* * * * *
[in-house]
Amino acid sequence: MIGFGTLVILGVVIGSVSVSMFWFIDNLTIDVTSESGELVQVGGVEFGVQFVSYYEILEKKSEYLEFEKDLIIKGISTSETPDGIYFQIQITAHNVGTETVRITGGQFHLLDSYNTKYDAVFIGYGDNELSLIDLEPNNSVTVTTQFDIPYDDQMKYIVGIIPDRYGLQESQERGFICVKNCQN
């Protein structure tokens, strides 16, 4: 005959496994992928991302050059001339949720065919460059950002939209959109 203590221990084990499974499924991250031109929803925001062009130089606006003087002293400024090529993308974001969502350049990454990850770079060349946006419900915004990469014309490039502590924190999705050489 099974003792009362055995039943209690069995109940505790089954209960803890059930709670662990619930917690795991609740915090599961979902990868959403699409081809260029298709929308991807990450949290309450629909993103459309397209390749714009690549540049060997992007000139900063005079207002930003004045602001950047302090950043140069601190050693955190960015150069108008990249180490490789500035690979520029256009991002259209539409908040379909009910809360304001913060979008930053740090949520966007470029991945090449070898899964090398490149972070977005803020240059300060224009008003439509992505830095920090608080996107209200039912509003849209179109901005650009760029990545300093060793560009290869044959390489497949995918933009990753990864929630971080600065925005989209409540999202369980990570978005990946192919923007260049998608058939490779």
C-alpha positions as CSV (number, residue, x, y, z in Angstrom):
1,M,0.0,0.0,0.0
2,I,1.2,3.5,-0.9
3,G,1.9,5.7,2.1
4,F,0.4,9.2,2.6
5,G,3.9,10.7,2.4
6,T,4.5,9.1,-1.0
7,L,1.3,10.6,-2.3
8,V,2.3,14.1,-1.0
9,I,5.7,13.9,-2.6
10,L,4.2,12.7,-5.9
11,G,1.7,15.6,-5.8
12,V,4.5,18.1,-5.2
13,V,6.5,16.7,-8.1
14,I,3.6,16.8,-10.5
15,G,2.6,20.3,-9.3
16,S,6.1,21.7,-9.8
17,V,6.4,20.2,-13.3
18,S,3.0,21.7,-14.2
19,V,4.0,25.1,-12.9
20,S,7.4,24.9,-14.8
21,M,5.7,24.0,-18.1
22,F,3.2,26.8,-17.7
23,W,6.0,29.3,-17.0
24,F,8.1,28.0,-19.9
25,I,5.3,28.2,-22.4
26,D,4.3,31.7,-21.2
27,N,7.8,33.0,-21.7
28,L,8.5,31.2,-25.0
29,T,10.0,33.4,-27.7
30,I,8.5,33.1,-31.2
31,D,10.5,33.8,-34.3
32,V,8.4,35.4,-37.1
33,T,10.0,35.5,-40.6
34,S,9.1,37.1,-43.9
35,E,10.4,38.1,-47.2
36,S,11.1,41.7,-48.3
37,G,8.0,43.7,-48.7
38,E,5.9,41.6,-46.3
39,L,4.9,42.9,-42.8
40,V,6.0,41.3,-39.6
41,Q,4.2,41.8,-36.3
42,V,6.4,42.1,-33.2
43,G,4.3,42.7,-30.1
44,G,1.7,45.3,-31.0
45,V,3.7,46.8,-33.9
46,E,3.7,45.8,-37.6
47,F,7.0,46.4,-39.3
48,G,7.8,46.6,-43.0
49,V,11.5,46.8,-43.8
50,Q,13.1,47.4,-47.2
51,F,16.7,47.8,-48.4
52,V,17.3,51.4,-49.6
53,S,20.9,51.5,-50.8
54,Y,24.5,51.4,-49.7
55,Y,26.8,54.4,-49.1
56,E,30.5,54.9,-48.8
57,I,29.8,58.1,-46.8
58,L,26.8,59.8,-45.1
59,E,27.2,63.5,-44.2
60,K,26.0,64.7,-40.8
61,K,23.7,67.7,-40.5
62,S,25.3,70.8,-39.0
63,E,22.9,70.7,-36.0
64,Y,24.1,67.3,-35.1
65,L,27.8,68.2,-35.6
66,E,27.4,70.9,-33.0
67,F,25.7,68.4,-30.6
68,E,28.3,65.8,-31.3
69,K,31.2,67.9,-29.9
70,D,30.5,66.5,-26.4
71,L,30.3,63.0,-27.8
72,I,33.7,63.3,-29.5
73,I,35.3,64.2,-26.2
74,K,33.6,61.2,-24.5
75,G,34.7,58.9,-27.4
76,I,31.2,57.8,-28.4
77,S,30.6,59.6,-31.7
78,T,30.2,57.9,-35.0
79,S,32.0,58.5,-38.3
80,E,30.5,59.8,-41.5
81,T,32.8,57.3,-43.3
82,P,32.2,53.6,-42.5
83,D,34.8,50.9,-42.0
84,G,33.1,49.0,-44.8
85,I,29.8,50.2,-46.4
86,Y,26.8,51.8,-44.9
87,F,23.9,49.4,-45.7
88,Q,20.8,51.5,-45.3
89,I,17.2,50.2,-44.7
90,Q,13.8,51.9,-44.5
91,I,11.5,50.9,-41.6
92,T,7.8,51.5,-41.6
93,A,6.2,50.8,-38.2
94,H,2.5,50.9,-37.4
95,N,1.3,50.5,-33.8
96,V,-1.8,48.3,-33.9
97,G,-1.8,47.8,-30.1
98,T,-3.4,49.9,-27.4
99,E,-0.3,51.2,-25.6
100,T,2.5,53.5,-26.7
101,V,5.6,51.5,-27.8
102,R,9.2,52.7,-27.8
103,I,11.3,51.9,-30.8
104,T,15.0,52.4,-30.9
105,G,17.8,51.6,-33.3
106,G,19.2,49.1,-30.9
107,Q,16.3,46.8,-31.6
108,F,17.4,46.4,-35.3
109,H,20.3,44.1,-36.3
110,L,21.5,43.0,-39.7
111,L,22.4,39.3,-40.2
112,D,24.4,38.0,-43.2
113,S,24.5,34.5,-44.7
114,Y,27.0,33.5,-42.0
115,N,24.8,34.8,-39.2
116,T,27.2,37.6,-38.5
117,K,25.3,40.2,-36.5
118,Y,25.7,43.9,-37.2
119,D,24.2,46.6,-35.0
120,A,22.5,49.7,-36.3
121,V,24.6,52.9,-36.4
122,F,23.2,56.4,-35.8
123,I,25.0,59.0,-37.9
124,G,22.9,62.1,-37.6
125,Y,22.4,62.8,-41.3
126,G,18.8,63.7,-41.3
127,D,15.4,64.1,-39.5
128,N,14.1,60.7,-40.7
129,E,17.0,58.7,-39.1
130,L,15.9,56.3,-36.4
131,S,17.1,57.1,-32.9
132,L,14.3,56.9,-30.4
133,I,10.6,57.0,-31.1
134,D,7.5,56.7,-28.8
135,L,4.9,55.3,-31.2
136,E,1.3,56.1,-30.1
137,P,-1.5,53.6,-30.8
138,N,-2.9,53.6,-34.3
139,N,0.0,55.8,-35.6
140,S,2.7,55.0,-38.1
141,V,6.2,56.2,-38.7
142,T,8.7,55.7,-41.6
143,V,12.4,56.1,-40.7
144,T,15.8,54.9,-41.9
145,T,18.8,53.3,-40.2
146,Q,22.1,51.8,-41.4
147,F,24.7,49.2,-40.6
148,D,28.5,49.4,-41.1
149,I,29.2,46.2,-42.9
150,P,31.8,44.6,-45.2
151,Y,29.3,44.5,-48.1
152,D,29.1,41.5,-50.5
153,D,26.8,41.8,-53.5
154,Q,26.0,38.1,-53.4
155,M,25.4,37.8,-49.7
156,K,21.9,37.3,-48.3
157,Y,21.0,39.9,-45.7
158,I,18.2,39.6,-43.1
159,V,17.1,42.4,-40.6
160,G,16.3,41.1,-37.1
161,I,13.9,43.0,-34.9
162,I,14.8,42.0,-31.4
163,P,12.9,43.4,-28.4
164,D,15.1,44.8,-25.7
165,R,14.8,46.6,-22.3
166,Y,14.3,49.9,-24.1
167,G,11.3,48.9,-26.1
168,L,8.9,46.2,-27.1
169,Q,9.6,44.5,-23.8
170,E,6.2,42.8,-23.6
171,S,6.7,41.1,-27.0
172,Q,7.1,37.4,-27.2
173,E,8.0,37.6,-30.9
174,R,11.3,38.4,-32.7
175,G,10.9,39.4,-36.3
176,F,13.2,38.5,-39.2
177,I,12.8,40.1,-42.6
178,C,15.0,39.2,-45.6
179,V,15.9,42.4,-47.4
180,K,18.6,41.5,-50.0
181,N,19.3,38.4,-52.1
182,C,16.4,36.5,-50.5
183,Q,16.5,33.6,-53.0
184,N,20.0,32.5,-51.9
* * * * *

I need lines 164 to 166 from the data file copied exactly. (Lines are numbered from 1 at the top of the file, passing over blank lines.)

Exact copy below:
160,G,16.3,41.1,-37.1
161,I,13.9,43.0,-34.9
162,I,14.8,42.0,-31.4